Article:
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imbibed his passion for seeing foreign countries; and, having passed through two schools of inferior note, was finally stationed in that of the Rev. Patrick Hughes, of Edgeworthstown, in the county of Longford, to be accomplished for the Dublin University. Into this learned body he was admitted as a sizer on the 11th of June, 1744; but, being unfortunately placed under a tutor of a severe and violent temper, he soon endeavoured to escape from a situation which was too harassing and oppressive for his lively and independent spirit to support. For the execution of his purpose, he sold all his little property of books and clothes, and, with the small produce, he sallied from his college to seek his fortunes in the world. This wild scheme, however, ended in its natural result of disappointment and mortification; and the young vagrant was soon forced, by the power of hunger, to return and to submit to the oppression of his academical despot. The harsh treatment, which he altogether experienced at this period of his life, very sensibly affected the character of his mind; and, with an indifference to his studies, it induced an habitual depression of his spirits. He neither obtained nor sought any of the university honours; and it was not till the February of 1749, two years after the regular time, that he was admitted to his B. A. degree.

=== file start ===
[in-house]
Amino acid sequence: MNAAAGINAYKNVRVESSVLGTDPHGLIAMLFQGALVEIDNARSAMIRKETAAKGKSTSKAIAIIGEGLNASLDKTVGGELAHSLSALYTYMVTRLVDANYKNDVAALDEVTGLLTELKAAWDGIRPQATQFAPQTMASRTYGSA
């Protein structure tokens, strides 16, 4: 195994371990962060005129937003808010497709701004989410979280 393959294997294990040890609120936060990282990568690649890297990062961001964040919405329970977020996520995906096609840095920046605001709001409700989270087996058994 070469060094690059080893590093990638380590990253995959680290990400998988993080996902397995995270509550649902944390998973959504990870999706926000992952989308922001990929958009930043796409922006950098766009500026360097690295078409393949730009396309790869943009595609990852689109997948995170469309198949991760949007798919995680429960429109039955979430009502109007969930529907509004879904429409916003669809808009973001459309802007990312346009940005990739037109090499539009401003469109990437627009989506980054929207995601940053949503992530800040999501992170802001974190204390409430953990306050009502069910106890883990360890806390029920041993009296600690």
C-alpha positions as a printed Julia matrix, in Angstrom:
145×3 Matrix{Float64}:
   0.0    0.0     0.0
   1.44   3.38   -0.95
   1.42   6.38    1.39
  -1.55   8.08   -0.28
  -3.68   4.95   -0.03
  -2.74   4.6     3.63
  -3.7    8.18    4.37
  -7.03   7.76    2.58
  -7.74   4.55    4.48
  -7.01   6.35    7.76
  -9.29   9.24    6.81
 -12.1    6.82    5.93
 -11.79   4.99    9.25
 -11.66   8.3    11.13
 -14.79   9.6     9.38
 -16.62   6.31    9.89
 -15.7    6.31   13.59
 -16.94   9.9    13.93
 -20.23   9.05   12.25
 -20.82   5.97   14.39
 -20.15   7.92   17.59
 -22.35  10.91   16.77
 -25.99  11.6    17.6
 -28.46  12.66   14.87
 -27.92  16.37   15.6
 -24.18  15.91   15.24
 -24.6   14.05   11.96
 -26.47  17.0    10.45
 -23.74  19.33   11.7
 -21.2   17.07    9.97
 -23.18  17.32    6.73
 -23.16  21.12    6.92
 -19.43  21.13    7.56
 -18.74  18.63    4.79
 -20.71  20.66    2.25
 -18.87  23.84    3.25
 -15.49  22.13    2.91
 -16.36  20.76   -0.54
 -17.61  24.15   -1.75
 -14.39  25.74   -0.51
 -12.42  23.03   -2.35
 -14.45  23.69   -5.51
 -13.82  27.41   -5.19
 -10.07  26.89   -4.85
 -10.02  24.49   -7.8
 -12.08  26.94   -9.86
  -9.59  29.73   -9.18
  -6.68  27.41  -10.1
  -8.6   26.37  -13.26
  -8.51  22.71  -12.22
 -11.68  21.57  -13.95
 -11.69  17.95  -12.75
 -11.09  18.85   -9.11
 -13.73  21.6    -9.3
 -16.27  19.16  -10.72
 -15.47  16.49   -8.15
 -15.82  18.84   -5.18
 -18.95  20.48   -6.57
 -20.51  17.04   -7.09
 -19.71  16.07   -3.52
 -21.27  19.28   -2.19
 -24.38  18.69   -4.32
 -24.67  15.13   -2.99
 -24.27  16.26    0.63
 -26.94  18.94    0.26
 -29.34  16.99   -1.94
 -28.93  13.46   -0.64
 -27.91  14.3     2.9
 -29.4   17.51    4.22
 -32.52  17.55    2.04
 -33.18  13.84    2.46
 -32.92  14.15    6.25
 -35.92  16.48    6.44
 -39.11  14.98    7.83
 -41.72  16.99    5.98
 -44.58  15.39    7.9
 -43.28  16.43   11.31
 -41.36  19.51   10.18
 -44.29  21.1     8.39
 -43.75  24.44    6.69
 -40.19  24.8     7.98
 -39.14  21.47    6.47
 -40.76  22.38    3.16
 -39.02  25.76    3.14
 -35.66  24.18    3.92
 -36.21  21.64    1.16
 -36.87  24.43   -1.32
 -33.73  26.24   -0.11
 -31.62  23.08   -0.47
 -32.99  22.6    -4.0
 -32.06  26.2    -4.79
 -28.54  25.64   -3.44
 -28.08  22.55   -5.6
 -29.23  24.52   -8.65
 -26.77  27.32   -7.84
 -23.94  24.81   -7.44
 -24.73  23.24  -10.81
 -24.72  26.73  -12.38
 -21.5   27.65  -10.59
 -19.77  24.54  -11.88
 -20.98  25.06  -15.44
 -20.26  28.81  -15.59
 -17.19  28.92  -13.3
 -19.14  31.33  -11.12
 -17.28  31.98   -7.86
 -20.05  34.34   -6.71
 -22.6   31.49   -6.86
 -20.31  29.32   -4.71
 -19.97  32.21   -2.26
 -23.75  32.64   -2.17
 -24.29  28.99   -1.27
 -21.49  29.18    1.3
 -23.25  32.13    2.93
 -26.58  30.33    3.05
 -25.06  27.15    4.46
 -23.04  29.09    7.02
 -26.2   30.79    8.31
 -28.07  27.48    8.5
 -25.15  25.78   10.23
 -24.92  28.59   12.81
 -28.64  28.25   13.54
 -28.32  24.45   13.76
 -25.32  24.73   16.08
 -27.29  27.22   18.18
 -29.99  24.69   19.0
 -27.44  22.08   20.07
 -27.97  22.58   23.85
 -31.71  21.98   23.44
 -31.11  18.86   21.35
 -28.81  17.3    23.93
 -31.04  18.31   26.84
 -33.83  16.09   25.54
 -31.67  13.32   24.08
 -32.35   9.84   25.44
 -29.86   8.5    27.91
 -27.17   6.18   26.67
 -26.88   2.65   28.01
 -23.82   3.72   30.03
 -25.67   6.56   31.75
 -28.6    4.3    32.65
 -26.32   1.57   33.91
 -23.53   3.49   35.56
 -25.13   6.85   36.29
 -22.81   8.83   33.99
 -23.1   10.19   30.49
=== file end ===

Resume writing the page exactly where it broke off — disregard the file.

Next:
On the death of his father, young Oliver was pressed hy Mr. Contarine, who undertook the charge of him as of an adopted son, to prepare bimself for the profession of the church: but, bis inclinations in thiş instance being opposed to the views of his friend, he determined at first to devote himself to the law; and then, with an altered preference, to pursue the study of physic. With this object before him, in the end of the year 1752, he repaired to Edinburgh; and there attended the lectures of the medical pro
fessors. But his application to study was interrupted and desultory; whilst bis indulgence in the pleasures of society, with that facility and kindness of temper wbich made him always ready to impart his purse or his credit to a necessitous friend, kept him perpetually in a state not far removed from distress.